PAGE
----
As for the performances themselves, the whole thing is a sparkling, finesse-filled romp: crisply rendered, lucid-textured, bristlingly vim-filled orchestral playing that's high on dynamic contrast and colouristic detail, and palpably alive to the music's theatre and early Romantic spirit. The soloist performances provide the icing on the cake, and it's two of these that I've picked for June's playlist: the deliciously gothic ghost story aria 'Einst traumte meiner sel'gen Base' from Act 3 of Der Freischütz, uniting soprano Anna Prohaska's rich, bright tones and fluid delivery in a phenomenal duet with a sprightly and ardent, chestnut-toned solo viola; then Martin Helmchen as the Konzertstück's poetic soloist, dashing off its virtuosities with effortless, crystalline brilliance.
'Dvorak: 'Piano Trio No.4, Op. 90 - "Dumky"' - from Kodály: 'Duo for Violin and Violoncello op 7' & Dvorak: 'Piano Trio op 90 “Dumky”' - Barnabás Kelemen, Nicolas Altstaedt, Alexander Lonquich on Alpha
Alpha Classics and Austria's Lockenhaus International Chamber Music Festival launched a brand new partnership in 2020, under the artistic direction of cellist Nicolas Altstaedt. Their first collaboration – an intriguing pairing of Bartók's early Piano Quintet of 1904 with a barely-known String Trio written 50 years later by his pupil and fellow folk music enthusiast Sándor Veress – was superb, receiving awards from both Gramophone and BBC Music Magazine. While that was an undeniably tough act to follow, their latest offering is every bit as ear-grabbing.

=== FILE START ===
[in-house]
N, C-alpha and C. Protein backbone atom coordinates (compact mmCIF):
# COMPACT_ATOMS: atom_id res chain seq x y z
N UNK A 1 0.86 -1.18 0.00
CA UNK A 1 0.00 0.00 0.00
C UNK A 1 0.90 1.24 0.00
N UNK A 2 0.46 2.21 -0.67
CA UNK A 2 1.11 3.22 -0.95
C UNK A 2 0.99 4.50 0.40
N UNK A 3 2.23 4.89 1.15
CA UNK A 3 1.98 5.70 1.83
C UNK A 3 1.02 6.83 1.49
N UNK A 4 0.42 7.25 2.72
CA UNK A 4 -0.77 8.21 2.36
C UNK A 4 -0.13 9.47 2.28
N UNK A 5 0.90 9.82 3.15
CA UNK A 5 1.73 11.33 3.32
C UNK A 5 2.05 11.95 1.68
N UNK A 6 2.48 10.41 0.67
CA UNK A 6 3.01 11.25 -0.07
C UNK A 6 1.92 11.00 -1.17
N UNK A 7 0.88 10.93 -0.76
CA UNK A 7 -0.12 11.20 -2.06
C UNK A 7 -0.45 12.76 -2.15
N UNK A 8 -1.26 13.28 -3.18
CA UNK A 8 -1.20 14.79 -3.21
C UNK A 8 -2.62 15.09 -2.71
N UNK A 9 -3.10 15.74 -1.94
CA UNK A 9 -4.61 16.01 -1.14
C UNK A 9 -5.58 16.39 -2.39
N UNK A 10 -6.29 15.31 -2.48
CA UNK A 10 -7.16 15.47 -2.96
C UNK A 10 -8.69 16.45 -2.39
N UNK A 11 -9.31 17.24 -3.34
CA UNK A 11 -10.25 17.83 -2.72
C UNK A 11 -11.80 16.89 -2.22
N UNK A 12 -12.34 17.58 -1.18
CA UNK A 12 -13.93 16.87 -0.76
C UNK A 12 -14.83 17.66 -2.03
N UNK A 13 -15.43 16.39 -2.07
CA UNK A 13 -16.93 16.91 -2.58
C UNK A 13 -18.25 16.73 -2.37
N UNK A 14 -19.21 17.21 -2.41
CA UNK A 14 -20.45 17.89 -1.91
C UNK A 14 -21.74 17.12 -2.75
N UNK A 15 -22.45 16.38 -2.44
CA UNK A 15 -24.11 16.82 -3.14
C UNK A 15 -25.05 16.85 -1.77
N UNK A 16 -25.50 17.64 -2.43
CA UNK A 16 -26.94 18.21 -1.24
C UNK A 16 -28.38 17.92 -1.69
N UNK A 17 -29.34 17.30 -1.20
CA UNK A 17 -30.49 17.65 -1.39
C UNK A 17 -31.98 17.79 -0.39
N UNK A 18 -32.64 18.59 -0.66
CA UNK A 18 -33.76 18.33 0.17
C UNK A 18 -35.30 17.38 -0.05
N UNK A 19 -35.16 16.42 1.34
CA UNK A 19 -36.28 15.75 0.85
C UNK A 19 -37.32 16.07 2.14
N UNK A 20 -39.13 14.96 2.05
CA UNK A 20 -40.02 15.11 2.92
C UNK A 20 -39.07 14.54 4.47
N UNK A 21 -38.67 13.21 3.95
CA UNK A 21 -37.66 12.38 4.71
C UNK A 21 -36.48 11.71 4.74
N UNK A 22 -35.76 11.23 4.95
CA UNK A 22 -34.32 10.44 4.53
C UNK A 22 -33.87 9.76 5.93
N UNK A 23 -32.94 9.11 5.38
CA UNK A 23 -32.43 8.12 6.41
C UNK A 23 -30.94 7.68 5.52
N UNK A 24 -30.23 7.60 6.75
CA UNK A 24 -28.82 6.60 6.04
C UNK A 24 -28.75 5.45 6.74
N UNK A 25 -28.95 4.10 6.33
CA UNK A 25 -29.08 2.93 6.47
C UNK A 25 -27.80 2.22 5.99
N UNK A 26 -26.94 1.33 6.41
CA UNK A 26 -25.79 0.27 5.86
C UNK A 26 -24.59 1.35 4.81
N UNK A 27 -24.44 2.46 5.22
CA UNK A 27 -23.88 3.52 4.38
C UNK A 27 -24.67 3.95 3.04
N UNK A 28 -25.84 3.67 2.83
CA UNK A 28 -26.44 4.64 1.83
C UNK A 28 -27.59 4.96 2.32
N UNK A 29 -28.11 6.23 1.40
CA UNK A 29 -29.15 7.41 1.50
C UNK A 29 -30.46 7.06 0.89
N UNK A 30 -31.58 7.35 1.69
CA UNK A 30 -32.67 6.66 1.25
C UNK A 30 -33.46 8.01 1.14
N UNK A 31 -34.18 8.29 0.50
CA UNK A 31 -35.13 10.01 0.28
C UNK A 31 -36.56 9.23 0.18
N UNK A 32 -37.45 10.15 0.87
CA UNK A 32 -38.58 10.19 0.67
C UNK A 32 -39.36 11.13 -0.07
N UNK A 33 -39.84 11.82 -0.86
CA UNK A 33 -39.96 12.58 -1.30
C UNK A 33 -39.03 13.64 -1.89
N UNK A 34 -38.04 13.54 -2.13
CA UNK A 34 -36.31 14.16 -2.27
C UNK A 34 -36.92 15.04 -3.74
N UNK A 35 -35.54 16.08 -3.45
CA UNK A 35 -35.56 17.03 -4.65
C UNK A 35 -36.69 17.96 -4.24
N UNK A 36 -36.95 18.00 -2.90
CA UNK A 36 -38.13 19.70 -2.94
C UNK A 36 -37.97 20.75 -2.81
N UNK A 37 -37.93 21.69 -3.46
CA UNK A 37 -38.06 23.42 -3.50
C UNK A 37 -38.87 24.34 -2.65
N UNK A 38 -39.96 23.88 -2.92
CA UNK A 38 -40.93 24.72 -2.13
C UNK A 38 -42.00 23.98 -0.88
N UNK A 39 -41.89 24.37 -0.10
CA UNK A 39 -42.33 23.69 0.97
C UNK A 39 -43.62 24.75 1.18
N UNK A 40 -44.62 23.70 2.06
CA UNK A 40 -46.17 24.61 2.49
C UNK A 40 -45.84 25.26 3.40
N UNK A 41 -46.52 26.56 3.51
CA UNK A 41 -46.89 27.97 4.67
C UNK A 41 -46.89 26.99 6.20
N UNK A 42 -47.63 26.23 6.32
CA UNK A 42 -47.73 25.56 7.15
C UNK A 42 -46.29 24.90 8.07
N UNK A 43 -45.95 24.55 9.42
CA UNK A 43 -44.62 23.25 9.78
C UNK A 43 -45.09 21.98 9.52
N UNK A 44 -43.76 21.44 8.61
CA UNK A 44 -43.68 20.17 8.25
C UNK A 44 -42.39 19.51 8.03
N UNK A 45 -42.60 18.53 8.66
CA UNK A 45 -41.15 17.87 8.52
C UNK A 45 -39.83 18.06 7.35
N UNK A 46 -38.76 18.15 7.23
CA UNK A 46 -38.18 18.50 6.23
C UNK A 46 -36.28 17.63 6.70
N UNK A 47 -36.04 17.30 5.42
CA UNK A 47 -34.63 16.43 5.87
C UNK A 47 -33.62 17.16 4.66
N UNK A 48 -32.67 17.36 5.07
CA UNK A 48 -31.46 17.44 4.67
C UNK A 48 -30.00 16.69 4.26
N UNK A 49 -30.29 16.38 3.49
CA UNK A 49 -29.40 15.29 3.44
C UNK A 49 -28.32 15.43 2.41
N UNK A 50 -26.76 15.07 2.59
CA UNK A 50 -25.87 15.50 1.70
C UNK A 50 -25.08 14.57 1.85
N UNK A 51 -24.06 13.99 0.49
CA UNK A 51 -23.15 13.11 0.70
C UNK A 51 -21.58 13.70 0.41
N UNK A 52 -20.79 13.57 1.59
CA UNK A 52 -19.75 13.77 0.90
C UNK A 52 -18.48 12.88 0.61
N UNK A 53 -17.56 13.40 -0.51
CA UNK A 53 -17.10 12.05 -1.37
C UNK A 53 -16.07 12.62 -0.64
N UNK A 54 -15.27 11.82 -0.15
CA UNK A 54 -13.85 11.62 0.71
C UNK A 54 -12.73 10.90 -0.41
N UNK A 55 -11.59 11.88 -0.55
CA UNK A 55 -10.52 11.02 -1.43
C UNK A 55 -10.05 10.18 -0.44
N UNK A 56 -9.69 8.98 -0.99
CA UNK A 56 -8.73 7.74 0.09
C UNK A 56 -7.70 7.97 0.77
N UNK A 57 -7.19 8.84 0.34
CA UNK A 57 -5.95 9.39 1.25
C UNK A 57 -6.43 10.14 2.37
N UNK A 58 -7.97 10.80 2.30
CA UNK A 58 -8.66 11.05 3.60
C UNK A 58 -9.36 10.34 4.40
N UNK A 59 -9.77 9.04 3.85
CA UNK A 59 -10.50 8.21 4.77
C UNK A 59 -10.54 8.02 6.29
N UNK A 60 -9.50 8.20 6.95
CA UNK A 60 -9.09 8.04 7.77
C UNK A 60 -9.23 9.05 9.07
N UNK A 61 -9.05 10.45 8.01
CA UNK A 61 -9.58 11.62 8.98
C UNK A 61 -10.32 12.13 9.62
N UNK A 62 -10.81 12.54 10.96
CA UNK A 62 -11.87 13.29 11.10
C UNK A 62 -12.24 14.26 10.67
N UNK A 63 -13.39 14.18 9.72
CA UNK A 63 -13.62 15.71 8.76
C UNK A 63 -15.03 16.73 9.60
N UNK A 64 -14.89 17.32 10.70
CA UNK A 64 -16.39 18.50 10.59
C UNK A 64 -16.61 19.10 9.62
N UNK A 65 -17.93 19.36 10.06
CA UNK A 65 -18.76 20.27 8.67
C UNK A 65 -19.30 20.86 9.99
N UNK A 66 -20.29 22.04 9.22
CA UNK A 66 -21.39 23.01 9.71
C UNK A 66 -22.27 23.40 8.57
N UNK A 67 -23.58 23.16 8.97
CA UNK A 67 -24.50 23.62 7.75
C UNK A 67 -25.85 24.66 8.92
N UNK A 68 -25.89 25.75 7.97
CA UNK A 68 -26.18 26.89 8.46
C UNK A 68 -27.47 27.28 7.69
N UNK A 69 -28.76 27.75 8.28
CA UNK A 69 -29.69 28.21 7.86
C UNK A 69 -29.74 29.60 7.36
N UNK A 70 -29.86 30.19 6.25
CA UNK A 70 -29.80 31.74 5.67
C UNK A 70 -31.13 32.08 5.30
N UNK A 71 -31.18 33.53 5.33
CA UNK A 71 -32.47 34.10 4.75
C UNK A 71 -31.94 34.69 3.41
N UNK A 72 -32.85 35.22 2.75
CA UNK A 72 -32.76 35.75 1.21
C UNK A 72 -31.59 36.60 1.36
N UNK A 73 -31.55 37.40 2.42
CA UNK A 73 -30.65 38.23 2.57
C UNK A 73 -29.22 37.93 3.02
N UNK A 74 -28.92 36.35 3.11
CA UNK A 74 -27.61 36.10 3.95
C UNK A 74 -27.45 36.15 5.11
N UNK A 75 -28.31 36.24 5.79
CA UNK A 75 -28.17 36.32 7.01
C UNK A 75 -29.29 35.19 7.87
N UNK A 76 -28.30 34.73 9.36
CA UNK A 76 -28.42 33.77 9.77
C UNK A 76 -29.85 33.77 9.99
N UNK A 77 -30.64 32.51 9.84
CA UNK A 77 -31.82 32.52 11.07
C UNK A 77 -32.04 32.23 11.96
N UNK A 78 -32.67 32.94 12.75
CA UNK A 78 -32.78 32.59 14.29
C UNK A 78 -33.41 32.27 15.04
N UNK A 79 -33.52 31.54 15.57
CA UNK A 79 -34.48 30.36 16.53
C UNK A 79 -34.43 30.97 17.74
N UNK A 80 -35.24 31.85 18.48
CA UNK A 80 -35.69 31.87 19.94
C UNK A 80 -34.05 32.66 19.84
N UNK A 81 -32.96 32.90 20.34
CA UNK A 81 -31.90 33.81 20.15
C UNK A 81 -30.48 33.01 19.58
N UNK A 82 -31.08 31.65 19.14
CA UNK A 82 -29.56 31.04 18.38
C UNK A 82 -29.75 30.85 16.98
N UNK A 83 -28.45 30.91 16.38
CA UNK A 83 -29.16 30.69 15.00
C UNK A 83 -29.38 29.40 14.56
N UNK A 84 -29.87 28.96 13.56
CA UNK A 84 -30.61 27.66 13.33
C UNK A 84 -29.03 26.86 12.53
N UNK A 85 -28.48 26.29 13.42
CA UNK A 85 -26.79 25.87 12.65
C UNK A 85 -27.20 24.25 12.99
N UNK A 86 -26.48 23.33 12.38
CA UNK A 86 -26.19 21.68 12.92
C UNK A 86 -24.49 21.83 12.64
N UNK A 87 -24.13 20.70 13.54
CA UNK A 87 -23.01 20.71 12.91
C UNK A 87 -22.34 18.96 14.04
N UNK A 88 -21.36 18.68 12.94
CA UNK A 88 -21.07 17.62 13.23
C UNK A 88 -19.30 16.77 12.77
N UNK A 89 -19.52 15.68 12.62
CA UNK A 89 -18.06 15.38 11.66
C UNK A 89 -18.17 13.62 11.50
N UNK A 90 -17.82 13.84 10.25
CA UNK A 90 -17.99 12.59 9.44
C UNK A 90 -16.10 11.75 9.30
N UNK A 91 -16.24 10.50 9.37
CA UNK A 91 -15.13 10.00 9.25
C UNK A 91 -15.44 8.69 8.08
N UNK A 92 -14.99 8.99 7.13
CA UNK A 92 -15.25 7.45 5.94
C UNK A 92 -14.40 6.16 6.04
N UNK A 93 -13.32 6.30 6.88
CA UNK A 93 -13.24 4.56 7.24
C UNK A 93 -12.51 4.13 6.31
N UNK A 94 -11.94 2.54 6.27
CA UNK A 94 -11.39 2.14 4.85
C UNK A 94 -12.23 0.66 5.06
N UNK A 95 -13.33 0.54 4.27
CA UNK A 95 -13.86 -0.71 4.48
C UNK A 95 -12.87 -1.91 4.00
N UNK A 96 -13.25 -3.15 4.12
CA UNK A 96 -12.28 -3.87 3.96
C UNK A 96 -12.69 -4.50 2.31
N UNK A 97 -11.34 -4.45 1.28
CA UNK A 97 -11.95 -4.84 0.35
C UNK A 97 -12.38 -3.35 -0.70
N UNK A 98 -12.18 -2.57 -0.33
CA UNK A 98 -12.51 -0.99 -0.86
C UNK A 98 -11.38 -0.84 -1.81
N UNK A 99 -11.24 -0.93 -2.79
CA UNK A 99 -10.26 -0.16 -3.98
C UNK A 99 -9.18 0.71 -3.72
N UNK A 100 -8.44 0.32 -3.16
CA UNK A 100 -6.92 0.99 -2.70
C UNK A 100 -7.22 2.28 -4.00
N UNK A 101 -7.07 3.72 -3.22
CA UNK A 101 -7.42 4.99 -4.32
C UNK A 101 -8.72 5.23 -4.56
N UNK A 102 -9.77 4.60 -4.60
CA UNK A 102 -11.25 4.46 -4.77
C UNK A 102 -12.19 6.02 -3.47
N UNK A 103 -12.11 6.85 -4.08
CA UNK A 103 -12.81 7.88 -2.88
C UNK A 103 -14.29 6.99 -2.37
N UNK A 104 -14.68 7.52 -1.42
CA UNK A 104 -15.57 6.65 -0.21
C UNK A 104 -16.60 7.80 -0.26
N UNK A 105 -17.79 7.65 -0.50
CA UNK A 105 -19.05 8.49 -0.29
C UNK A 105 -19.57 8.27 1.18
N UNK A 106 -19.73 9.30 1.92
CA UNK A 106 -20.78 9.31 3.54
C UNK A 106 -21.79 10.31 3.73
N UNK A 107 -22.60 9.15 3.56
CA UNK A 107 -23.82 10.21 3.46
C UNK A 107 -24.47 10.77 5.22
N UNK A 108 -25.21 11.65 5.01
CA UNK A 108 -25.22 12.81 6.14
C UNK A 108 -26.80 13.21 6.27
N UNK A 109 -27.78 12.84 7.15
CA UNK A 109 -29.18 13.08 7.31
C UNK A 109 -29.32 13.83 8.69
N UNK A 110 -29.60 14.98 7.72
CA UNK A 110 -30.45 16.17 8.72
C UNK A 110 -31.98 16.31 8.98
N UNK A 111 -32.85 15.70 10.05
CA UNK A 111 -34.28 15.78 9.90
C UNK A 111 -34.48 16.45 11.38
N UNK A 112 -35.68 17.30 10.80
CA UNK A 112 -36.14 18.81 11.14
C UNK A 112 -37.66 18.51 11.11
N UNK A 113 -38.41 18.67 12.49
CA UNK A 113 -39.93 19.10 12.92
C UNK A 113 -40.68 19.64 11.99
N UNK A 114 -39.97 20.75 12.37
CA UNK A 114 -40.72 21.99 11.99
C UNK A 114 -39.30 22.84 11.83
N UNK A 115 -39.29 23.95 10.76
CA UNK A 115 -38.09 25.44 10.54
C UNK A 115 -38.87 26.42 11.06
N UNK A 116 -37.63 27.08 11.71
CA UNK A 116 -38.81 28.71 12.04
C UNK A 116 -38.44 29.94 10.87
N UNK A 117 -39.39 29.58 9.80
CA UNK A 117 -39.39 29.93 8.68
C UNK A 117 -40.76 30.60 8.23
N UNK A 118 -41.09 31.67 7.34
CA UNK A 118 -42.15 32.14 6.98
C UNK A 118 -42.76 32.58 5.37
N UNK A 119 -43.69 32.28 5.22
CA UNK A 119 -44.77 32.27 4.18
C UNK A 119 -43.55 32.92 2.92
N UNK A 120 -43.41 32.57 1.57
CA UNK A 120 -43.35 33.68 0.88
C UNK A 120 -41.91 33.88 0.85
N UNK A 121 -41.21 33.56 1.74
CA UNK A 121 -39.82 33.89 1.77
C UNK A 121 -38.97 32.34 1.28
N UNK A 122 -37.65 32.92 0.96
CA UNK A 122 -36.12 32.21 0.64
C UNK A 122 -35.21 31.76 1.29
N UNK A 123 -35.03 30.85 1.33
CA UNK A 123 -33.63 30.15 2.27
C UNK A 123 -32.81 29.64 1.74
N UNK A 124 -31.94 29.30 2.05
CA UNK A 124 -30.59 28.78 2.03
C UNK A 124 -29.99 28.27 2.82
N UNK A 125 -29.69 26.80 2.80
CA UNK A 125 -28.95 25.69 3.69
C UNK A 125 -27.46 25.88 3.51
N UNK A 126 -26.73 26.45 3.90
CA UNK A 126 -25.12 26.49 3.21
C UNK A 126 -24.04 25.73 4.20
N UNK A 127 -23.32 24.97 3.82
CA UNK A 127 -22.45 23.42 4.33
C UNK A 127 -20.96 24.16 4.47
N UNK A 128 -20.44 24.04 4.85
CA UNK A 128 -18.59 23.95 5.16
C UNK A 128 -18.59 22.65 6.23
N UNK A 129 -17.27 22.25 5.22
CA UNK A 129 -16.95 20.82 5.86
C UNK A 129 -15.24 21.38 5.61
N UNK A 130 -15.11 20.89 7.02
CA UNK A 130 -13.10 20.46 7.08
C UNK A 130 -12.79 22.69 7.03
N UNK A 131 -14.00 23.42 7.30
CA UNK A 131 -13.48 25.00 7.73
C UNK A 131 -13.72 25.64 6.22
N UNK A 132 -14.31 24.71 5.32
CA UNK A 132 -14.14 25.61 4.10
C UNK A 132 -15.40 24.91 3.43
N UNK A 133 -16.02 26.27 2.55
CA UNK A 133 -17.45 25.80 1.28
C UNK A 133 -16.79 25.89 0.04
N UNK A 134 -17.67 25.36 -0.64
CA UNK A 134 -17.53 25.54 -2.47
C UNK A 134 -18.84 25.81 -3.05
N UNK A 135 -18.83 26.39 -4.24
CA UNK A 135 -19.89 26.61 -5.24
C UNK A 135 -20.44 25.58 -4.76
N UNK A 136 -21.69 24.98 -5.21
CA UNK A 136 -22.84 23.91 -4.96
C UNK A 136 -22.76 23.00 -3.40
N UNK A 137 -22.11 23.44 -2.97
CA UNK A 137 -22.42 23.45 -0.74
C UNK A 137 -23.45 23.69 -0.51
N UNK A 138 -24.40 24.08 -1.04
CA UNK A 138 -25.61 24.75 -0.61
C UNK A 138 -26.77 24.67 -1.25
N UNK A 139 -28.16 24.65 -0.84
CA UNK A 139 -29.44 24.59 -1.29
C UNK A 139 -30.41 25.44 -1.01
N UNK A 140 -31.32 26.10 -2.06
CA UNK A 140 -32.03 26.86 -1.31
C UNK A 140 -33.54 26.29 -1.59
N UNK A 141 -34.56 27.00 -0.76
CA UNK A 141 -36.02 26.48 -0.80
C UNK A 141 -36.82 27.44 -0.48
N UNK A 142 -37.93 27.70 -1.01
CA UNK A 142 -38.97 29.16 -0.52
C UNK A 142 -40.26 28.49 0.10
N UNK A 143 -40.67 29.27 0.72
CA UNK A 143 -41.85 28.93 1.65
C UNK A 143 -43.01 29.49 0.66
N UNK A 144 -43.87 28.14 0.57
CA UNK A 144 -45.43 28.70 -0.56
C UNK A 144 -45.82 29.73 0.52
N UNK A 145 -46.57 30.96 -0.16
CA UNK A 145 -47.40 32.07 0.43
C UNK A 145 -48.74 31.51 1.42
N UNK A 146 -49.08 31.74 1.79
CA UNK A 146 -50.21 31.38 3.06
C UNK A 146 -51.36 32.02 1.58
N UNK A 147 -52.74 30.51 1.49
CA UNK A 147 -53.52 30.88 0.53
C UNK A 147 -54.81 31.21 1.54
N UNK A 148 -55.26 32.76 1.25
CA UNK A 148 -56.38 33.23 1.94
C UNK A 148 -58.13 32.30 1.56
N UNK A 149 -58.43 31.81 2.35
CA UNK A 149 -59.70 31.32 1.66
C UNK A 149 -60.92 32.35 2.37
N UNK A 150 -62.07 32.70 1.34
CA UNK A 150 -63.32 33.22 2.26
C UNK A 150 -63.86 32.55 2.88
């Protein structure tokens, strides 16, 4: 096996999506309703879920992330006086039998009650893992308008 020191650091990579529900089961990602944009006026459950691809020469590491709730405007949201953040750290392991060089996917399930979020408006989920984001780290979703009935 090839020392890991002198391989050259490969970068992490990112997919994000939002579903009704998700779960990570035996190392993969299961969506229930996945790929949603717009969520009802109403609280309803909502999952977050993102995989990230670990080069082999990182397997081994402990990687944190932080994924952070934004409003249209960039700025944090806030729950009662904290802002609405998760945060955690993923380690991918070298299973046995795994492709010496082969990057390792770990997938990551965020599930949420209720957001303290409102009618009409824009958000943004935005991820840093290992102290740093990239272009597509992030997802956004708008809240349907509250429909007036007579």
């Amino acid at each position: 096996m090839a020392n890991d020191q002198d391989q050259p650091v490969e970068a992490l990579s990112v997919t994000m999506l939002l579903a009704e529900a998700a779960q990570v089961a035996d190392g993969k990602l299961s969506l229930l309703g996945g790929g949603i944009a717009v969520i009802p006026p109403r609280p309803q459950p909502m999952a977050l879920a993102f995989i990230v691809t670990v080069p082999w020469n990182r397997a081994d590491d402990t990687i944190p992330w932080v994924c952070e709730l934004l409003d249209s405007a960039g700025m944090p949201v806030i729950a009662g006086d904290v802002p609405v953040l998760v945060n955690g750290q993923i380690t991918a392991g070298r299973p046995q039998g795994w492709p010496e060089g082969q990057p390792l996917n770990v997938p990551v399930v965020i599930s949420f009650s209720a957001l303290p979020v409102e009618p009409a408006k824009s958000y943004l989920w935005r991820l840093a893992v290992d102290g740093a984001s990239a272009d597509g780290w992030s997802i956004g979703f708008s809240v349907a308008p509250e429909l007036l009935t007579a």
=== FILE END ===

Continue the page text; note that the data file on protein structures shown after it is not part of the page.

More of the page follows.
Continuing the central European theme, and once again featuring violinist Barnabás Keleman and pianist Alexander Lonquich as Alstaedt's chamber partners, this latest programme presents Dvořák's famous '"Dumky" Piano Trio no 4' (1891), named after a genre of Slavonic folksong associated with blind wandering minstrels who accompanied themselves on the Kobza or bandura (twelve-string lute), paired with Zoltán Kodály’s equally folk-influenced 'Duo for violin and cello' (1914). It's the Kodály that acts as the curtain-raiser, and it makes for a high-impact start, with Altstaedt and Keleman hurling themselves at their initial double-stopped explosions before segueing into lighter, more lyrical whimsy territory. The range of colours, textures and moods, and the red-blooded folk passion they bring to the work's succession of different sonic landscapes, makes for a non-stop compelling listen.
That slightly untamed folkiness remains as Lonquich joins them for a warmly seductive, rubato'd reading of the Dvořák, over which the wistful moments are especially keening. The folk dances merrily threaten to run completely riot, cheeky violin portamenti slides between notes create further folk-flavoured pepper, and dynamic and tempo contrasts are often strongly pronounced. The overall effect is so unusually folkily transformative that it often feels like discovering an entirely new work. I've given you the Dvořák here, but you'll be missing out if you don't also look up the Kodály.